Thanks for the reply, and thanks for the reminder that everyone's MS is different. Being newly diagnosed, and completely blindsided by the diagnosis, I often wonder what caused it and how to manage it, but I need to remember that since everyone is different, my case is different as well. My fear is that I'm not taking immediate action on something that could make my case worse later in life. Which is why I asked the question about gluten. If I eat products with gluten, even if they're healthy, could I be harming myself 10+ years down the road?

It makes me want to avoid any food that has even the slightest bit of research backing a connection to MS (like gluten).

Thank you again!
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  #4  
Old 02-19-2014, 09:55 PM
teena marie teena marie is offline
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Join Date: May 2012
Posts: 331
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Hi again,

Being newly diagnosed can be pretty frightening and getting information can be circuit overload. Tune in to your body and really listen to any messages to help guide you.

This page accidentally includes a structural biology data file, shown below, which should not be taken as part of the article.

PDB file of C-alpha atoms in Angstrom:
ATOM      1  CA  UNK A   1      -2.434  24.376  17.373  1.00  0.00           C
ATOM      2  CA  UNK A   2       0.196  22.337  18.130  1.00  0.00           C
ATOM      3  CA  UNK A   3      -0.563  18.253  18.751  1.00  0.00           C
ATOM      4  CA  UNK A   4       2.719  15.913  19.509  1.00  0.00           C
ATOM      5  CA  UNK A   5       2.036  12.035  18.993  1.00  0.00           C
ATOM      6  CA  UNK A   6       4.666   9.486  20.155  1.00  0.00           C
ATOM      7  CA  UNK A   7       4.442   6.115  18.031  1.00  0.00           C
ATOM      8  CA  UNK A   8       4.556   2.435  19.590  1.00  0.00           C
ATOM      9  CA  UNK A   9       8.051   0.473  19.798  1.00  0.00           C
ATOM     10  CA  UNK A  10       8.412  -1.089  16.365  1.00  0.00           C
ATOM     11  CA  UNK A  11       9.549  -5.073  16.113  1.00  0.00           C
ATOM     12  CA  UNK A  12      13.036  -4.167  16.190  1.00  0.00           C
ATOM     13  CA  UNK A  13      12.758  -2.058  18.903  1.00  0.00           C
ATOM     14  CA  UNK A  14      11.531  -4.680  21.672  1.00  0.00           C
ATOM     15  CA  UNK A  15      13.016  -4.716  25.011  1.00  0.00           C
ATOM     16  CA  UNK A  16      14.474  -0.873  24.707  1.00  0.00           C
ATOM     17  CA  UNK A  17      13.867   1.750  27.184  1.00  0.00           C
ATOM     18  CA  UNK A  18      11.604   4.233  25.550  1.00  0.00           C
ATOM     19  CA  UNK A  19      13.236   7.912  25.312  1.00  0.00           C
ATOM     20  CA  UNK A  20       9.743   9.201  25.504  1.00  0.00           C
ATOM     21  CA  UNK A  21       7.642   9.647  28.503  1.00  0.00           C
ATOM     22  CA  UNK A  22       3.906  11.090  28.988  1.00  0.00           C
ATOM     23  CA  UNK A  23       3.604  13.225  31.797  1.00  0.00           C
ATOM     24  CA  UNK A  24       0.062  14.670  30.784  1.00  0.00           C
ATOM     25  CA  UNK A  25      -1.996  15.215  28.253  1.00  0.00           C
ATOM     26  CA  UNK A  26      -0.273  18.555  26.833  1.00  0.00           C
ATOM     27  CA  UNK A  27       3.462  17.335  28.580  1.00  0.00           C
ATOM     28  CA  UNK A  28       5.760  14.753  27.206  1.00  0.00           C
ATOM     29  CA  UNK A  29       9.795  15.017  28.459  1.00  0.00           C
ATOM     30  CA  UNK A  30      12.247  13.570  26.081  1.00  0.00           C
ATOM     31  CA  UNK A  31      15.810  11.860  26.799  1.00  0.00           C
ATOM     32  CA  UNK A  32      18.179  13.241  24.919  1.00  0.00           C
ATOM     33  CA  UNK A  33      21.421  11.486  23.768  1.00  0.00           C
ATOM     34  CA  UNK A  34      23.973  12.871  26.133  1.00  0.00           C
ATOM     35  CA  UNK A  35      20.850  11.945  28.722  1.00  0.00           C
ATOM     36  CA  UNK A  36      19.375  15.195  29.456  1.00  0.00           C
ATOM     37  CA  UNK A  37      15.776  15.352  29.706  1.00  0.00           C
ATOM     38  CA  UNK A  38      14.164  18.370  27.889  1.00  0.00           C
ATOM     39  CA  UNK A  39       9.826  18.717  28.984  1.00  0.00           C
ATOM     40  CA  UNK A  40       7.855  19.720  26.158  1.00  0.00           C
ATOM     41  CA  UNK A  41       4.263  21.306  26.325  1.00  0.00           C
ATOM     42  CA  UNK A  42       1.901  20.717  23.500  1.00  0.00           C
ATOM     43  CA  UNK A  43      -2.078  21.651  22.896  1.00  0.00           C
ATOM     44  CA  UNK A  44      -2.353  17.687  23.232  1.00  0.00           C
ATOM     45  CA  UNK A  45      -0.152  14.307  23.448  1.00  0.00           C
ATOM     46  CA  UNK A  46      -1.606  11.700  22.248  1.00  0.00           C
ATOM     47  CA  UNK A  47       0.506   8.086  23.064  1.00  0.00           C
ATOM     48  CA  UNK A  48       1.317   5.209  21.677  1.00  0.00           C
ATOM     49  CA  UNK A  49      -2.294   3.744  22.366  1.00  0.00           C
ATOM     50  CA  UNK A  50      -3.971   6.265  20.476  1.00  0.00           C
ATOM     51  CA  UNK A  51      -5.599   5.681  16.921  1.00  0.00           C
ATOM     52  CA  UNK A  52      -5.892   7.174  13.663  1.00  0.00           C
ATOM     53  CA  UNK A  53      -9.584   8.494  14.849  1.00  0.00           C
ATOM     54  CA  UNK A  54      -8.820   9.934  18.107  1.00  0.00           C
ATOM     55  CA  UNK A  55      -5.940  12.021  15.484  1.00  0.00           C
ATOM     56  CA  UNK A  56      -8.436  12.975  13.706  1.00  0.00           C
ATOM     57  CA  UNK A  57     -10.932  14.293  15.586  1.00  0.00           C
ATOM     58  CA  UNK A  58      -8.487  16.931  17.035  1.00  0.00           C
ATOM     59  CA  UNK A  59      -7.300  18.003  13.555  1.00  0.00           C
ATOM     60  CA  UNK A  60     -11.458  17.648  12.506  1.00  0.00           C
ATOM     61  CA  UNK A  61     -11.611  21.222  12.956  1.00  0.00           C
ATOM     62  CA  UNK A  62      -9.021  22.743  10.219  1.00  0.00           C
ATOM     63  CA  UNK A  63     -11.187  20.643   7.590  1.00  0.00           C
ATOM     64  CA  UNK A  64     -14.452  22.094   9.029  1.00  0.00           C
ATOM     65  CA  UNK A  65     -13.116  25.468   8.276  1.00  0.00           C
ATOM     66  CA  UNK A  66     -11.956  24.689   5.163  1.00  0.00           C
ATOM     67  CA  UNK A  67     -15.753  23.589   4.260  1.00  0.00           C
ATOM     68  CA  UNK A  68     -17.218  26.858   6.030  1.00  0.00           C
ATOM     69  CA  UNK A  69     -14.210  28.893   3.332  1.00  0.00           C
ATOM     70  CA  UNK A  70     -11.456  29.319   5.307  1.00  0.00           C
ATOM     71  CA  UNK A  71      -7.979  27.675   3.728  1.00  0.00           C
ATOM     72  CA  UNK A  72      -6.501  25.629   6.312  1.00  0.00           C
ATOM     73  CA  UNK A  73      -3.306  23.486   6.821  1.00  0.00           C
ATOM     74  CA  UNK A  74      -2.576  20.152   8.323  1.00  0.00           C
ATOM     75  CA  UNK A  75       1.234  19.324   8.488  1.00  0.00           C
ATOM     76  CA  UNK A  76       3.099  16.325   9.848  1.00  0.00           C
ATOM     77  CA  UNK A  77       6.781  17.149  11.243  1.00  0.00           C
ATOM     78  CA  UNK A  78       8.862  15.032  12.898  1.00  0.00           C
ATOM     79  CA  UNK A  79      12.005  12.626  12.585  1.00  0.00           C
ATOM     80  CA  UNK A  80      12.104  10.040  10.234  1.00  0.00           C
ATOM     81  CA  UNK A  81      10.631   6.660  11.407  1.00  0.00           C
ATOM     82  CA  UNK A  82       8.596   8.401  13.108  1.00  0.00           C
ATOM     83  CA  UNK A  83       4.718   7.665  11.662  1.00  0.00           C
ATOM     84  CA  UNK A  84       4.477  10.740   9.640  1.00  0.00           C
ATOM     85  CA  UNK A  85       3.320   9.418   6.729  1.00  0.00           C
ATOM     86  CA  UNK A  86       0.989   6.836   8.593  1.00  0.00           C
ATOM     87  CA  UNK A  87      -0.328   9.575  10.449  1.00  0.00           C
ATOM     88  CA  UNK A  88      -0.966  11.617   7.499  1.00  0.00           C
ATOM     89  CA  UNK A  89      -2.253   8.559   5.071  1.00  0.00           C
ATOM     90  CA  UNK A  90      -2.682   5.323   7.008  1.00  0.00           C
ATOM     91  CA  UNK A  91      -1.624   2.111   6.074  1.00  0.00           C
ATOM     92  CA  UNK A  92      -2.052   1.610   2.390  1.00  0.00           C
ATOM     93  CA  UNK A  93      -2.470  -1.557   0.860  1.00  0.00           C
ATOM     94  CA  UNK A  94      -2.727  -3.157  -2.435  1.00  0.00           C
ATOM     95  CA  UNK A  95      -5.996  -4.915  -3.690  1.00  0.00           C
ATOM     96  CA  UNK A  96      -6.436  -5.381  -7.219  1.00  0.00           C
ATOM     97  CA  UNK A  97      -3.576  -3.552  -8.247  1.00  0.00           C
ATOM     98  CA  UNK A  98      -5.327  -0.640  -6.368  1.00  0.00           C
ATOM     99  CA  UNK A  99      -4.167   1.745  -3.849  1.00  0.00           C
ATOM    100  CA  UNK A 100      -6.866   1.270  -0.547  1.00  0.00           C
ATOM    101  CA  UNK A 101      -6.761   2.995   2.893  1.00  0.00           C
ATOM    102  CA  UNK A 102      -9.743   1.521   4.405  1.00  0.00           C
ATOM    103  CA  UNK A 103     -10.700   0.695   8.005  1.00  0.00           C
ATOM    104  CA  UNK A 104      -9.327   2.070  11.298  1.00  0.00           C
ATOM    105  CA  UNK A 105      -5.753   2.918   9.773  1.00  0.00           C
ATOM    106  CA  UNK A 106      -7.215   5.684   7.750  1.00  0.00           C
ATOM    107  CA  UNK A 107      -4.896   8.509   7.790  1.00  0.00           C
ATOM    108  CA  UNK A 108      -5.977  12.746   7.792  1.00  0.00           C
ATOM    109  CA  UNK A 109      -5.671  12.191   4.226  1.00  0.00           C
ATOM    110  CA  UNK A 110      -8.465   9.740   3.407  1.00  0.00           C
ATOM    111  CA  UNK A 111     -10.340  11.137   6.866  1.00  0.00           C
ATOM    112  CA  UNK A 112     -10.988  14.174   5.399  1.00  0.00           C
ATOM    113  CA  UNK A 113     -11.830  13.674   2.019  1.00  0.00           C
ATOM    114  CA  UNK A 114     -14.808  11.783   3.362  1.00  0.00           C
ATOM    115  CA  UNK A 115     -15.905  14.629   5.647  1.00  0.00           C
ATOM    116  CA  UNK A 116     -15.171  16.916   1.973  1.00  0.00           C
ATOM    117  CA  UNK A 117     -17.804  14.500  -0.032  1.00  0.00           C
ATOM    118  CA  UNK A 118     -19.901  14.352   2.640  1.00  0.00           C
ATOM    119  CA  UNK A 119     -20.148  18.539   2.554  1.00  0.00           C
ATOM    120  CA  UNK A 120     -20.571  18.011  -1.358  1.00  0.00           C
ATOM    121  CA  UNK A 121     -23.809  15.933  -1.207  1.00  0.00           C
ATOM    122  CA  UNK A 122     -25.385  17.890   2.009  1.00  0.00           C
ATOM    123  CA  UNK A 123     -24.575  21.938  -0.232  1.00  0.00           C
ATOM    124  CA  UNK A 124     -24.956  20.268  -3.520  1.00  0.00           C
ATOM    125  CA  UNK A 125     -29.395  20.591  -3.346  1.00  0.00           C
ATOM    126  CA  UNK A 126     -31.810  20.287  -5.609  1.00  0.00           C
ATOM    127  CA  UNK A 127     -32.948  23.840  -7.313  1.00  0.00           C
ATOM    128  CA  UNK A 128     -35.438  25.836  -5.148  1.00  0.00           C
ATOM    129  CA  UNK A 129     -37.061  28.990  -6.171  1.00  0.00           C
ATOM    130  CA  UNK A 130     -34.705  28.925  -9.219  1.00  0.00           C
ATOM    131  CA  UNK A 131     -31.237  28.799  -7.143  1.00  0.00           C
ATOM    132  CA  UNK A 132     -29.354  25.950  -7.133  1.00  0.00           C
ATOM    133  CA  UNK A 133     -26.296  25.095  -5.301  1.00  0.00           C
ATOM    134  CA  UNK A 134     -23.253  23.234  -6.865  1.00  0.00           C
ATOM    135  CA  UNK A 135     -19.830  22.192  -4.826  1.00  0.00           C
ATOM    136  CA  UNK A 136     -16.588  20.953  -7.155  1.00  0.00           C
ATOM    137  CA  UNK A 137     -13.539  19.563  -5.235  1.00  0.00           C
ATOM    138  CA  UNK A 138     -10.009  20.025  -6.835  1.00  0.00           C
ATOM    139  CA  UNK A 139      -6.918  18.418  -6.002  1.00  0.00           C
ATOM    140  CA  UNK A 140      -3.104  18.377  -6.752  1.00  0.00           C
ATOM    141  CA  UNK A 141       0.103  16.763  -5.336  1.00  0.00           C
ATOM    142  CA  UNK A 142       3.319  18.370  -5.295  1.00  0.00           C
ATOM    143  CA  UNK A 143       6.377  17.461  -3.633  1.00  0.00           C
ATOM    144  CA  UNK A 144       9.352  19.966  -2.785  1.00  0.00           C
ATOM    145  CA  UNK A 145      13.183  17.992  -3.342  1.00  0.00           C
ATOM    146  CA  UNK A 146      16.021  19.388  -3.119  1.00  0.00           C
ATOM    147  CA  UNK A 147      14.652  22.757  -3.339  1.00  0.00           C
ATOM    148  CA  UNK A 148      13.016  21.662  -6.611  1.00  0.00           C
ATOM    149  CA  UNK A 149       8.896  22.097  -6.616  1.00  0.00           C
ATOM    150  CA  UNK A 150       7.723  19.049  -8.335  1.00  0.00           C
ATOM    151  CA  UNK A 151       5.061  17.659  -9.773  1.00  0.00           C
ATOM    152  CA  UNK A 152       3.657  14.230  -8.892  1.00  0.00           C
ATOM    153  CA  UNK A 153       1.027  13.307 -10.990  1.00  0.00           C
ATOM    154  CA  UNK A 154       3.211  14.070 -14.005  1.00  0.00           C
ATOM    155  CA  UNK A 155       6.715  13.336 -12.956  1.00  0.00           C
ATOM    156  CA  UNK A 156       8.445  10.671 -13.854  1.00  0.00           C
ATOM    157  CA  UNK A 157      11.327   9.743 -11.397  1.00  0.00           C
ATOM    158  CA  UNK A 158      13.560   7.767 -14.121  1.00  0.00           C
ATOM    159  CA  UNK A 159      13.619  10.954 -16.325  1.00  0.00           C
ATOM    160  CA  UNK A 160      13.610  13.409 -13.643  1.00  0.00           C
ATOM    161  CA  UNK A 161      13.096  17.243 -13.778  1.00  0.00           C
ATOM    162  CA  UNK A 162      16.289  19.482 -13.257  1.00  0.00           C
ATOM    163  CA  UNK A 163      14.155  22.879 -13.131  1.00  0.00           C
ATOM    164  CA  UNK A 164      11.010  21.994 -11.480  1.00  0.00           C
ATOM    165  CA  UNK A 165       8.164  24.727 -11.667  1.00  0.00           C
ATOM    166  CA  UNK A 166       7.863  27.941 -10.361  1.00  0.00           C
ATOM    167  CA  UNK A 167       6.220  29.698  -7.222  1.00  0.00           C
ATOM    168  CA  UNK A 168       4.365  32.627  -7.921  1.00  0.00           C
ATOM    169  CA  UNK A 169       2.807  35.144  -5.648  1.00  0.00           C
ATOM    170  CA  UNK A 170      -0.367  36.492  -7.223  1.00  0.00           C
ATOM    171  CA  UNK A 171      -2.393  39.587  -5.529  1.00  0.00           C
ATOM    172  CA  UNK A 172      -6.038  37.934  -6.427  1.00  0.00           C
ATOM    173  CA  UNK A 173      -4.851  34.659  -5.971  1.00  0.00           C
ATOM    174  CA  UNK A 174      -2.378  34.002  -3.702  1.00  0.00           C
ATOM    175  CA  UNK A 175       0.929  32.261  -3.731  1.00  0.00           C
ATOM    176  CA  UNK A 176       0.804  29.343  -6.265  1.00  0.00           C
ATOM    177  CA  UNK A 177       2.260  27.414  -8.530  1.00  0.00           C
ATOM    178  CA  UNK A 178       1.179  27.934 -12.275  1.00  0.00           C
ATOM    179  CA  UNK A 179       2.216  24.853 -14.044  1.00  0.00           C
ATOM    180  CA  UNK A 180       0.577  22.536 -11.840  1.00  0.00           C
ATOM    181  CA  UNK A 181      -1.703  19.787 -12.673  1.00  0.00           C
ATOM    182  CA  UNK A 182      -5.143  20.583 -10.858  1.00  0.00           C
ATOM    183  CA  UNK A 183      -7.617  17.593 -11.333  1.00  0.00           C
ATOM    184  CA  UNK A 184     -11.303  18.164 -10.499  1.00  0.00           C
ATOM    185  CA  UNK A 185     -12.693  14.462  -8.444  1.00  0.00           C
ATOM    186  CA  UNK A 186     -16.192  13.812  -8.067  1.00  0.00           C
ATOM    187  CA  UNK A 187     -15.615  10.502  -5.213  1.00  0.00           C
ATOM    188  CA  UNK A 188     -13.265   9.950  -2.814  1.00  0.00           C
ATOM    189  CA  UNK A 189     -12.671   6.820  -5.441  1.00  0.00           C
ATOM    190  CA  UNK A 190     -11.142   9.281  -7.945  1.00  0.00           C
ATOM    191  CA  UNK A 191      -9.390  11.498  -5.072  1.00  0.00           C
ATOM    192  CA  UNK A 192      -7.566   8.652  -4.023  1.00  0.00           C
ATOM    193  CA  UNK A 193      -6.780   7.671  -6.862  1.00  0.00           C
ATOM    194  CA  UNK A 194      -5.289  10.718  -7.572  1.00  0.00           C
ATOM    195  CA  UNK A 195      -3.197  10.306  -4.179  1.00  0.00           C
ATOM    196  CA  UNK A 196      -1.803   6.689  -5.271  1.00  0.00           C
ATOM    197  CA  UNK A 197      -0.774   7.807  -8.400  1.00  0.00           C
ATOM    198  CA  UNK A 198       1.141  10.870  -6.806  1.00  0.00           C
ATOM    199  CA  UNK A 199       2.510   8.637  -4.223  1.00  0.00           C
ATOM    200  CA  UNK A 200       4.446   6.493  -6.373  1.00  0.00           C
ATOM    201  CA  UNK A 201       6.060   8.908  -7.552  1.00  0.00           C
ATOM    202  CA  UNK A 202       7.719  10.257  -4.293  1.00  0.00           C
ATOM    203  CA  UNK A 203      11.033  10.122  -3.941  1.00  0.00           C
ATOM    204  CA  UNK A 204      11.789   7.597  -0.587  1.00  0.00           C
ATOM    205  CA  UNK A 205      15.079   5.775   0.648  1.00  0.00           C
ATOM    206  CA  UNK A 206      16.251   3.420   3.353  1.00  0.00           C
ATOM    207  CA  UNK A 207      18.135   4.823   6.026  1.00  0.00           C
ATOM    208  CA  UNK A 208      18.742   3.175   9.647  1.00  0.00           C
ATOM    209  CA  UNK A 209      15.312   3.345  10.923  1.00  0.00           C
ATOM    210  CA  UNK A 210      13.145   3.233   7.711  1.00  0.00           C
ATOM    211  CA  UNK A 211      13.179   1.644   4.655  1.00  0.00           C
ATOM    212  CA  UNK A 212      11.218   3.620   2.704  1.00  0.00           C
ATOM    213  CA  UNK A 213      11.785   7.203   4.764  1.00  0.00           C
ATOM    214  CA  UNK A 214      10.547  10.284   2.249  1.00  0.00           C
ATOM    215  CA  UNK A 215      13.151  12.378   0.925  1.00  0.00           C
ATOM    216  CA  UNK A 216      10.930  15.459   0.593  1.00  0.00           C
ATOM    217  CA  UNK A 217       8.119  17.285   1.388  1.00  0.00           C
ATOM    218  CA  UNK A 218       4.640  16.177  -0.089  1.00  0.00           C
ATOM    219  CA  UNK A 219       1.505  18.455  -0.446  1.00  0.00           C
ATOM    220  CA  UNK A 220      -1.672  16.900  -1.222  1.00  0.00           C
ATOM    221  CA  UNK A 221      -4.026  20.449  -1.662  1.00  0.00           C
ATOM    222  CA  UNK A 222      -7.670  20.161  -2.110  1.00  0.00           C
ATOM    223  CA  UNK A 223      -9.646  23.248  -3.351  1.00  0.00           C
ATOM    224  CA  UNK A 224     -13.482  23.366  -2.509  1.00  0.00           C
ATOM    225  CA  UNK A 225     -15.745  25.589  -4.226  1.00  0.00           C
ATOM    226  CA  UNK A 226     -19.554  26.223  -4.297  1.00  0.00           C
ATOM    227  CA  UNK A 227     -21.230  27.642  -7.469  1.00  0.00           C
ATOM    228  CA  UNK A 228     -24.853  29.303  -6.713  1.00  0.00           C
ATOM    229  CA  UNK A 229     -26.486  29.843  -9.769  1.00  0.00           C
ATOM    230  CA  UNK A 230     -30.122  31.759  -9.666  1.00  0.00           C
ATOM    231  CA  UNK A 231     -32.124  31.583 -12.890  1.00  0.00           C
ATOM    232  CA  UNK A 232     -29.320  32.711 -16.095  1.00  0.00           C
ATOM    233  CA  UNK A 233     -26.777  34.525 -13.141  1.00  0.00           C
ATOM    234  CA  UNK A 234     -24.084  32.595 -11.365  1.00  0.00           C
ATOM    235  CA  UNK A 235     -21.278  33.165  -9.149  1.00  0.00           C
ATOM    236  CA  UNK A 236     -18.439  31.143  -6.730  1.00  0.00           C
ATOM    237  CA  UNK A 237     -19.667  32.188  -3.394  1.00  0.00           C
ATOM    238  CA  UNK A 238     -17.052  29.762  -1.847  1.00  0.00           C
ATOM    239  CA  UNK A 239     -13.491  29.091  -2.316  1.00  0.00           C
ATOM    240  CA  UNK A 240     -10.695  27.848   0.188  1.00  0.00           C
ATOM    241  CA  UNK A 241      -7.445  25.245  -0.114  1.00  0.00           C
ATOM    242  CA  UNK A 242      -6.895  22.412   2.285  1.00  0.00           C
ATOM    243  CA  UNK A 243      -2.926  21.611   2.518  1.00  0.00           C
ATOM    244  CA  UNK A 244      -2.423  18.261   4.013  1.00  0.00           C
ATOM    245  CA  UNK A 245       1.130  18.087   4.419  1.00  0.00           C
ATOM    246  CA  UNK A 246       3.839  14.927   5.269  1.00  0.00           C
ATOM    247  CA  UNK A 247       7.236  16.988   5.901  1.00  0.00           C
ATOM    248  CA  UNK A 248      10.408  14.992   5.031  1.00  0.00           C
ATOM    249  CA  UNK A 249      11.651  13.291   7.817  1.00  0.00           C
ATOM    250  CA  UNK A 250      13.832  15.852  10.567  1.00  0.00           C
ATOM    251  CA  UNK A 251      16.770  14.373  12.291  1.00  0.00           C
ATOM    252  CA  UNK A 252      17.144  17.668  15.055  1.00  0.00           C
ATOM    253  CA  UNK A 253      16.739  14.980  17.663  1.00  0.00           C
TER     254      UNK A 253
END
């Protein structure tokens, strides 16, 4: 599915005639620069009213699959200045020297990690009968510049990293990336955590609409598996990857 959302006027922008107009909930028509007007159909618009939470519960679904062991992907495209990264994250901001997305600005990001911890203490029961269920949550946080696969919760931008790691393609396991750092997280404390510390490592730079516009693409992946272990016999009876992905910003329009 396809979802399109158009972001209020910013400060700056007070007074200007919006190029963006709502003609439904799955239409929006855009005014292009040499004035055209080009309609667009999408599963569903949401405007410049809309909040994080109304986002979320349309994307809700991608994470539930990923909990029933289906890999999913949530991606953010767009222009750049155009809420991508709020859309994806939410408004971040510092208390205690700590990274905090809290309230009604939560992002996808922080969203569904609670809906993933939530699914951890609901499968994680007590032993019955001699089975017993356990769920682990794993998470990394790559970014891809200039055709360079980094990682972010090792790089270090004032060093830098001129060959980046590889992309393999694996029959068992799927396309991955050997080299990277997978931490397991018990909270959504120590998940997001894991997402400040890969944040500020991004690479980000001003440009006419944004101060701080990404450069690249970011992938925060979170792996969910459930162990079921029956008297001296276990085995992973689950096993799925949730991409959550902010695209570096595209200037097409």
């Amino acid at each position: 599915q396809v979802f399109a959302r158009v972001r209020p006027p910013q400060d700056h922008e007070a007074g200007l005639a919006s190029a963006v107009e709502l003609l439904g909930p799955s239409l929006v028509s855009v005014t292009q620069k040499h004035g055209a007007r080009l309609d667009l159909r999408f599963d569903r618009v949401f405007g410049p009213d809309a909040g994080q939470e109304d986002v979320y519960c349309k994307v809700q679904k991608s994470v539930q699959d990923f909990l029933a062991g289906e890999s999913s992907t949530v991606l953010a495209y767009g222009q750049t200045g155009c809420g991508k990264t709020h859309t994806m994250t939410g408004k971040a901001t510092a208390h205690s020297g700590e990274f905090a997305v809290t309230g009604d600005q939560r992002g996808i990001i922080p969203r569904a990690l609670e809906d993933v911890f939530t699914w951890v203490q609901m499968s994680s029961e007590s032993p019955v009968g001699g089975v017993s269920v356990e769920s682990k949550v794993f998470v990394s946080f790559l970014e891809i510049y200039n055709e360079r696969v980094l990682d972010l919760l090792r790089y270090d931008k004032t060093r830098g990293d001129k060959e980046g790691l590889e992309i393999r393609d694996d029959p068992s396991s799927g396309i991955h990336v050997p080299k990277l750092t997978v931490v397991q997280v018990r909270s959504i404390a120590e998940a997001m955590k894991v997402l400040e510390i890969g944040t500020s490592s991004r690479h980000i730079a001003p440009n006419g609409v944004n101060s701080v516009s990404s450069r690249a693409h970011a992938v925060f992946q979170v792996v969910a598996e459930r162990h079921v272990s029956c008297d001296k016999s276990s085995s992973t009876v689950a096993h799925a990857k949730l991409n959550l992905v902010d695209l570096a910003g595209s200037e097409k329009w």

This site has some good science based info on many aspects of healthy living for MS, particularly a low saturated fat diet. There is an excellent book as well. All by a doctor in Australia who has MS. I wish I had known about it in the early days.

http://www.overcomingmultiplesclerosis.org/

Once again, be easy on yourself, but do keep exercising!

Good luck,

Teena Marie
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  #5  
Old 03-04-2014, 08:01 PM
sue w. sue w. is offline
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Join Date: Dec 2010
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I have been gluten free for over a year now. I was diagnosed with R/R in 2002 and I am now Secondary Progressive.